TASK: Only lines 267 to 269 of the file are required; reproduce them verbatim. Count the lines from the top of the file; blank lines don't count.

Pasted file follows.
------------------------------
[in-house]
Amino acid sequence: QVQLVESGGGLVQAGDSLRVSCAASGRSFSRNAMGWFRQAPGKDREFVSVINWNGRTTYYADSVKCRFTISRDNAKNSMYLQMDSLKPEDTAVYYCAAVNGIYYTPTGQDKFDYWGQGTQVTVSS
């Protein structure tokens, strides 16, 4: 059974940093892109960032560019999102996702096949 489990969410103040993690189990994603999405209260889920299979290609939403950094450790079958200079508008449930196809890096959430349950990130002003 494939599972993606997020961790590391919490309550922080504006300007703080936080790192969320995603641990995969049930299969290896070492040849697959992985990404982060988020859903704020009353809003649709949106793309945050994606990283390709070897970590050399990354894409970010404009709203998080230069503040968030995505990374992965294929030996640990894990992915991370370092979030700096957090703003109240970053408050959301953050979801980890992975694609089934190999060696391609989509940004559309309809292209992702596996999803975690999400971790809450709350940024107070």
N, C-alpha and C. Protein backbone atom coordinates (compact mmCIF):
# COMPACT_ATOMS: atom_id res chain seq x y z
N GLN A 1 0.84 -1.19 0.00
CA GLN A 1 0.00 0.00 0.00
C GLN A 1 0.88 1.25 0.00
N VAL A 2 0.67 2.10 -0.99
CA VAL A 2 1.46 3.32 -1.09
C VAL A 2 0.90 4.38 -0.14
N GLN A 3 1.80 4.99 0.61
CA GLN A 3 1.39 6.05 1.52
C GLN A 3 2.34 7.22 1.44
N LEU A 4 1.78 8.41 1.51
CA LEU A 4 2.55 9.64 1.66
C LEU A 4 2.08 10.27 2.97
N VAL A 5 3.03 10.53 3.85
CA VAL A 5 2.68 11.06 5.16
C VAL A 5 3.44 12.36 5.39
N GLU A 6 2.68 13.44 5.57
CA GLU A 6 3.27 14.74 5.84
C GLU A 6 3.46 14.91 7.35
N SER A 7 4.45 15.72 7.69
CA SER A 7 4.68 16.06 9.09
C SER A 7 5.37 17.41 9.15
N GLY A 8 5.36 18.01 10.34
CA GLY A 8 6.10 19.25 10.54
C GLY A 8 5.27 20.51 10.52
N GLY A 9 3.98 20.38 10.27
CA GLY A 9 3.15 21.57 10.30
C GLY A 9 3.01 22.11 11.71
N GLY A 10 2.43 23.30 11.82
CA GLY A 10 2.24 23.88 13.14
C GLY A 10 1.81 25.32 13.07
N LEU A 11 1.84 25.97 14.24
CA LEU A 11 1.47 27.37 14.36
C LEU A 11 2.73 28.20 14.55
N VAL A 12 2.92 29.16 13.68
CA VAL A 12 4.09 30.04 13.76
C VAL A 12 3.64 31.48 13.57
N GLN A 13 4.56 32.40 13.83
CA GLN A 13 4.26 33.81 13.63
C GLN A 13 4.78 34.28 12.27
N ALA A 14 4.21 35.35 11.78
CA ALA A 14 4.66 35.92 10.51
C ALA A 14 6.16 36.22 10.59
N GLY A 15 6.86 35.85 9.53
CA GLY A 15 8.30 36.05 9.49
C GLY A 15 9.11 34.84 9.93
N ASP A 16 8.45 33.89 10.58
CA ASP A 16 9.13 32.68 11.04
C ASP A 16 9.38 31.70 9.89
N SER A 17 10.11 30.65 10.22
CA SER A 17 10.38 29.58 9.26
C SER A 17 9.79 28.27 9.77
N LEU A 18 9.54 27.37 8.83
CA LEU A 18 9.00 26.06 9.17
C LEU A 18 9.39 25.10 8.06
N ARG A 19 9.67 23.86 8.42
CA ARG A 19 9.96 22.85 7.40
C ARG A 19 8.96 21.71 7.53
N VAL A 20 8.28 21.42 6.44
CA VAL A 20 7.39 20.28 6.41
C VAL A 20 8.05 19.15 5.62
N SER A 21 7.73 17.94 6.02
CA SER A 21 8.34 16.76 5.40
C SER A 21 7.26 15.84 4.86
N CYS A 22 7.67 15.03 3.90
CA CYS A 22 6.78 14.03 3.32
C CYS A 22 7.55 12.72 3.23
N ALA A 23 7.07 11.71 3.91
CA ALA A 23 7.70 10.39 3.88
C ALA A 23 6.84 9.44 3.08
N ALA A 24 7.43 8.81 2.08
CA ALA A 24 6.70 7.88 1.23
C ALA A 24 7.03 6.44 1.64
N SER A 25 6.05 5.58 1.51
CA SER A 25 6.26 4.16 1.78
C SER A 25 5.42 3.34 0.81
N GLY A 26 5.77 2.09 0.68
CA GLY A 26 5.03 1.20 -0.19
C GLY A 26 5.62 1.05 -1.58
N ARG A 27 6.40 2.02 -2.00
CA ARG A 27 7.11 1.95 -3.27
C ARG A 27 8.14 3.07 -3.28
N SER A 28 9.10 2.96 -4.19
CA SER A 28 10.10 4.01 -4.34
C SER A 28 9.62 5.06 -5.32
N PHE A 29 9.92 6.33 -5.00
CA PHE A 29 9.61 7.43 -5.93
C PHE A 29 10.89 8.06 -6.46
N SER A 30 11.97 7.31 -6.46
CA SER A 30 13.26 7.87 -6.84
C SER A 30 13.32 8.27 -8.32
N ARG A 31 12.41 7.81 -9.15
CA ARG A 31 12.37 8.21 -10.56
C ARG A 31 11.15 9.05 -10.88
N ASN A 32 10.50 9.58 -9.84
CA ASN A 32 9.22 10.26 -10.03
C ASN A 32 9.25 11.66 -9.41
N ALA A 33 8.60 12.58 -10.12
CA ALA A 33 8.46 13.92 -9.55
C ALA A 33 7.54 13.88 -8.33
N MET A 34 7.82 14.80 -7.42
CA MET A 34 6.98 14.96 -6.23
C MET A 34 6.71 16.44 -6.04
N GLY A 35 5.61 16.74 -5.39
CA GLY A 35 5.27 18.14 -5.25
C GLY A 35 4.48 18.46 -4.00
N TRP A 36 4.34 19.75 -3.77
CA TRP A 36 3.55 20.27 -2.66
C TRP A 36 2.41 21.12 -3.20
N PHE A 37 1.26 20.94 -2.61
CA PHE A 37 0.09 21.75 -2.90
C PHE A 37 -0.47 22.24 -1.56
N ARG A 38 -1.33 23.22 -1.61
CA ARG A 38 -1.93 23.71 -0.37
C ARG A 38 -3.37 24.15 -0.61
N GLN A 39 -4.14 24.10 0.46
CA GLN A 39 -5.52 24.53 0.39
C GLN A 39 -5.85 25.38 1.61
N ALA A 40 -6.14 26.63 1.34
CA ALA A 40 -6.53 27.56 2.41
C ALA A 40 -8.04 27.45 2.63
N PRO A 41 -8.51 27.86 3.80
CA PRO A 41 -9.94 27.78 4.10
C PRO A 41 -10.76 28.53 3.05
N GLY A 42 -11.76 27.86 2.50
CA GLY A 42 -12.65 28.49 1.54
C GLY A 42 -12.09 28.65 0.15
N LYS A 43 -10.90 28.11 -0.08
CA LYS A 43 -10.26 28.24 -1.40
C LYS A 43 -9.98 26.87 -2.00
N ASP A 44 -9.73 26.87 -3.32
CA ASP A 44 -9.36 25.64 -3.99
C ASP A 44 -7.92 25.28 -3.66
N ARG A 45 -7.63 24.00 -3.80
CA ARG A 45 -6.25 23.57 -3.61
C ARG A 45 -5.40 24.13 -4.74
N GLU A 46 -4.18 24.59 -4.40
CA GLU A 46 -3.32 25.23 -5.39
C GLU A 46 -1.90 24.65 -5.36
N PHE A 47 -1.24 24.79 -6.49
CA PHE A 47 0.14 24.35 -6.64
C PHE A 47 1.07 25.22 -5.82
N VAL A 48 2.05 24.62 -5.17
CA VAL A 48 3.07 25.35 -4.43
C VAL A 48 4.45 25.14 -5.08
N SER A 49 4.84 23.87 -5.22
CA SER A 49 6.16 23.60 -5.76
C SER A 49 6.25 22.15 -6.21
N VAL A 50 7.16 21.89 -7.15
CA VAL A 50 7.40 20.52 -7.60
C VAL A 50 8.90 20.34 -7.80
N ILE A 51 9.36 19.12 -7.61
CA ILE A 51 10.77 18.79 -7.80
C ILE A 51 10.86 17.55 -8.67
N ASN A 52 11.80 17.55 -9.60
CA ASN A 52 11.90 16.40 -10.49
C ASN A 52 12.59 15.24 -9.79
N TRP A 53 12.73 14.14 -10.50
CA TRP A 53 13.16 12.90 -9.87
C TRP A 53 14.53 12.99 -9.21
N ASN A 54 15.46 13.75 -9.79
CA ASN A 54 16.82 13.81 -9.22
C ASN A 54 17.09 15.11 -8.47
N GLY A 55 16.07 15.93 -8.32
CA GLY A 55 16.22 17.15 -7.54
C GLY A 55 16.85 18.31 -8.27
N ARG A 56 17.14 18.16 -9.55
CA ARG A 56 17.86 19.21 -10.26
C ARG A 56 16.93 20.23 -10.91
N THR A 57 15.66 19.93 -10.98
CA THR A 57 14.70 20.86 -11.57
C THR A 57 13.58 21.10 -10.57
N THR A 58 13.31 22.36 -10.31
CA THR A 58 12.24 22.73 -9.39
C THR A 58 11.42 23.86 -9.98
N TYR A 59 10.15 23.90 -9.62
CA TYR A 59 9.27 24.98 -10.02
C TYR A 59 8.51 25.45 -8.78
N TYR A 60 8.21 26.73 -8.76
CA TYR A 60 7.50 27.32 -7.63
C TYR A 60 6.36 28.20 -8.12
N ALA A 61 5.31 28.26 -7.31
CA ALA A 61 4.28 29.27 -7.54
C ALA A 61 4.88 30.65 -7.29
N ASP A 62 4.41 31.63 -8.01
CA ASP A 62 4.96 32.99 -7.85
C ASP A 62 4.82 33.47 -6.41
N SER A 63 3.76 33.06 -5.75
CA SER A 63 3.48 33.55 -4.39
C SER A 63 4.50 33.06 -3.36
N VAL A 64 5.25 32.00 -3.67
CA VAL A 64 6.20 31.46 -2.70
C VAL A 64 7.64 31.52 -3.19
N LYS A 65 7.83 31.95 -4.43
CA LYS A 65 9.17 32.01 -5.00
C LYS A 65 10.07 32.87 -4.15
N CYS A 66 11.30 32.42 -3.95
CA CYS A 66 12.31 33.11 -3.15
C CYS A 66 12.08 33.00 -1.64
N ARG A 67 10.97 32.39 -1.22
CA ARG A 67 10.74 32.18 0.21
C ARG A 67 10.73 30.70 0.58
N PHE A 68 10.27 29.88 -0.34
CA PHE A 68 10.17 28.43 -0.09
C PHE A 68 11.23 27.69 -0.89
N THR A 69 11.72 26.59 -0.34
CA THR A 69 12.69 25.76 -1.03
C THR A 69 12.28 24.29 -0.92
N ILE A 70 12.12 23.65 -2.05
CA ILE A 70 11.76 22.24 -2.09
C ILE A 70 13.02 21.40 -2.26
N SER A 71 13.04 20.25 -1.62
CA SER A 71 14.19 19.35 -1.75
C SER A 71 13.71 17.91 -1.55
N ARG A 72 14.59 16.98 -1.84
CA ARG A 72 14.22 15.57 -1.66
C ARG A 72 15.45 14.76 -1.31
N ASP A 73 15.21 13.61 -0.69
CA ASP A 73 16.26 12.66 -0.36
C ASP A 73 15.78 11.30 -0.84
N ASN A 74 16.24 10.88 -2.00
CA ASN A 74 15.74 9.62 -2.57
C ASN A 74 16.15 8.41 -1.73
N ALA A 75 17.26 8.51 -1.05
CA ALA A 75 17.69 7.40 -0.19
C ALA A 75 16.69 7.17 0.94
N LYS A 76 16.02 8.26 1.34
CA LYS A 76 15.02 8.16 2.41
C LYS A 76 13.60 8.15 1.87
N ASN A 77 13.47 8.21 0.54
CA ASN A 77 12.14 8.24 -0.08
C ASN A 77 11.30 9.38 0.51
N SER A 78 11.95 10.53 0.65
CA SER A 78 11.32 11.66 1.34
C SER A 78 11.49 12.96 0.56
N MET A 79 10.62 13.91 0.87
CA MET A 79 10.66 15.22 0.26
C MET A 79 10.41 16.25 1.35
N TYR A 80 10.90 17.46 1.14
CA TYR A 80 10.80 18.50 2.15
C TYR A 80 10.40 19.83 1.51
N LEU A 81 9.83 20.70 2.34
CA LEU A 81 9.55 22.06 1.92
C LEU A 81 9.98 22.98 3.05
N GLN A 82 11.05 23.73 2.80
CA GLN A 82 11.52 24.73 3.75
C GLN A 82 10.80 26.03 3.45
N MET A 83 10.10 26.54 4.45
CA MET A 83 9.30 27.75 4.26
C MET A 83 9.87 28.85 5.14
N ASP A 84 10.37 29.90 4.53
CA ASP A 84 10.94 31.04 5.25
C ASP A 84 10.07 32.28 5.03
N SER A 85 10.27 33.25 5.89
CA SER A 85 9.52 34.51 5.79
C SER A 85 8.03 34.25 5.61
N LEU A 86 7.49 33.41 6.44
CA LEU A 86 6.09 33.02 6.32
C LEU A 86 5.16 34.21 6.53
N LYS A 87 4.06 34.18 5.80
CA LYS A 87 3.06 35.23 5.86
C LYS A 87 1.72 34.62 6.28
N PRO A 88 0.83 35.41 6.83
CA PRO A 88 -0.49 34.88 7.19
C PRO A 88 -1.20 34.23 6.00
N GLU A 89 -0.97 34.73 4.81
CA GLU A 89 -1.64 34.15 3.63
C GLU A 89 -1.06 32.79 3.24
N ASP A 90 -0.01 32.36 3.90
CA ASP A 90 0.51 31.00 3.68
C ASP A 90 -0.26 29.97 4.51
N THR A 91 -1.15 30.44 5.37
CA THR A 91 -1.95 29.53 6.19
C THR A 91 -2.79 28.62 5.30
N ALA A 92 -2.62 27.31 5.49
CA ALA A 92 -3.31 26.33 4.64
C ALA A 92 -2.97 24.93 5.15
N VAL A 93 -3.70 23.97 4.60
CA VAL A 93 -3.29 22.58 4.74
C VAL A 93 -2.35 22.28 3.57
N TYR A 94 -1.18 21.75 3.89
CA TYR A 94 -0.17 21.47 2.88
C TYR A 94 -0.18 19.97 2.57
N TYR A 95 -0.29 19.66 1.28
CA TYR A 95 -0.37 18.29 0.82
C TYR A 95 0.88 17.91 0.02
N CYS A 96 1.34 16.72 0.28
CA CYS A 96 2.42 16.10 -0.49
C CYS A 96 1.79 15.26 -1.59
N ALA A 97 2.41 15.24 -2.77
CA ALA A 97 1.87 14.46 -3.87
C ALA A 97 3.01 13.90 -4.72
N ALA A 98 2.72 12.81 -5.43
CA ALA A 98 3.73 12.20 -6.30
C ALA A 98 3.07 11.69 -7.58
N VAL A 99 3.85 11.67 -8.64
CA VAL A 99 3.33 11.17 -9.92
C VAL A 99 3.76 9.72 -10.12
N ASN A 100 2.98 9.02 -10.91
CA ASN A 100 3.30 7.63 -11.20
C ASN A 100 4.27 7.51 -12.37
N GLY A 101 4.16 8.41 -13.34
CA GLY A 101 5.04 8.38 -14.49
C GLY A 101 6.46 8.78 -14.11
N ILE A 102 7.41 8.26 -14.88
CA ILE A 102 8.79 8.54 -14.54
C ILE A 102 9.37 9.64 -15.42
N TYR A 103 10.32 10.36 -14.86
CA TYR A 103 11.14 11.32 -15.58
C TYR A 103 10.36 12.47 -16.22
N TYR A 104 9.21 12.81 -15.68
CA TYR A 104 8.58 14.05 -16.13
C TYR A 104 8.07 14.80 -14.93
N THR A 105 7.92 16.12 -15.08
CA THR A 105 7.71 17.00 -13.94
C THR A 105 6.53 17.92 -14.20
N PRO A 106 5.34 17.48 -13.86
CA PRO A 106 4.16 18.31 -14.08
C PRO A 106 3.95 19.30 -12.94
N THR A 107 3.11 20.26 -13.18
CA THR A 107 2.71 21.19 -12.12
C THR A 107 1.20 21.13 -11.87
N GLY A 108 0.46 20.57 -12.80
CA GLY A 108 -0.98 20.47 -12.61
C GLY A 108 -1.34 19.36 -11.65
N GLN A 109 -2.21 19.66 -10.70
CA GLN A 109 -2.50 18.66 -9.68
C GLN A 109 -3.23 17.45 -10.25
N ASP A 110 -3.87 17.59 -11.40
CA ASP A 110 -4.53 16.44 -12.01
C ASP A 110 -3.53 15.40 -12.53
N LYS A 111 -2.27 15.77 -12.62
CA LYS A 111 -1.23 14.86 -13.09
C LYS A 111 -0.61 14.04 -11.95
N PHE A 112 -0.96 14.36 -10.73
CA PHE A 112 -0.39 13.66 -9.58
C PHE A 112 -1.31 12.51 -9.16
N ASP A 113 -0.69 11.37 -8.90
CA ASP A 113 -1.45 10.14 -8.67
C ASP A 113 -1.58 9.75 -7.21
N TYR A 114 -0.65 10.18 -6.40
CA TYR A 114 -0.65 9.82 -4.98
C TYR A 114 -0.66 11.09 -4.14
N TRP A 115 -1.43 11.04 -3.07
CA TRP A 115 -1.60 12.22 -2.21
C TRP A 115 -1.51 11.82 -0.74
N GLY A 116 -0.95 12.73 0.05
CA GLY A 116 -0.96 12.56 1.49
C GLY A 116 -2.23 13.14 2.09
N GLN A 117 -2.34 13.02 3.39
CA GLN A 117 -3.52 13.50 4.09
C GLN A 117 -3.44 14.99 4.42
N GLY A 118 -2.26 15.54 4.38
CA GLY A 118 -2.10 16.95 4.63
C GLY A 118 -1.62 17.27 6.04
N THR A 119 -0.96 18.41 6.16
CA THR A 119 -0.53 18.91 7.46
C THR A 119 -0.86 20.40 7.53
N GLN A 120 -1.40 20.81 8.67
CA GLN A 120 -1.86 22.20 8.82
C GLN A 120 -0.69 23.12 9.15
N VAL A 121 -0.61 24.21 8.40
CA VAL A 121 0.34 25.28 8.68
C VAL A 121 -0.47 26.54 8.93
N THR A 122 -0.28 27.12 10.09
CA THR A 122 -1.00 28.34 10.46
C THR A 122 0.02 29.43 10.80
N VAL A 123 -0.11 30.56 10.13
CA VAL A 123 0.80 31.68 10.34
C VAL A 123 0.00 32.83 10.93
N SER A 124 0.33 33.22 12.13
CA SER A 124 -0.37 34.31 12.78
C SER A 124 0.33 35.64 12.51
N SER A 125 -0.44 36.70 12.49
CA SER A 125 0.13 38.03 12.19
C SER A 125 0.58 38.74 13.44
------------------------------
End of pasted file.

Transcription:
N PRO A 88 0.83 35.41 6.83
CA PRO A 88 -0.49 34.88 7.19
C PRO A 88 -1.20 34.23 6.00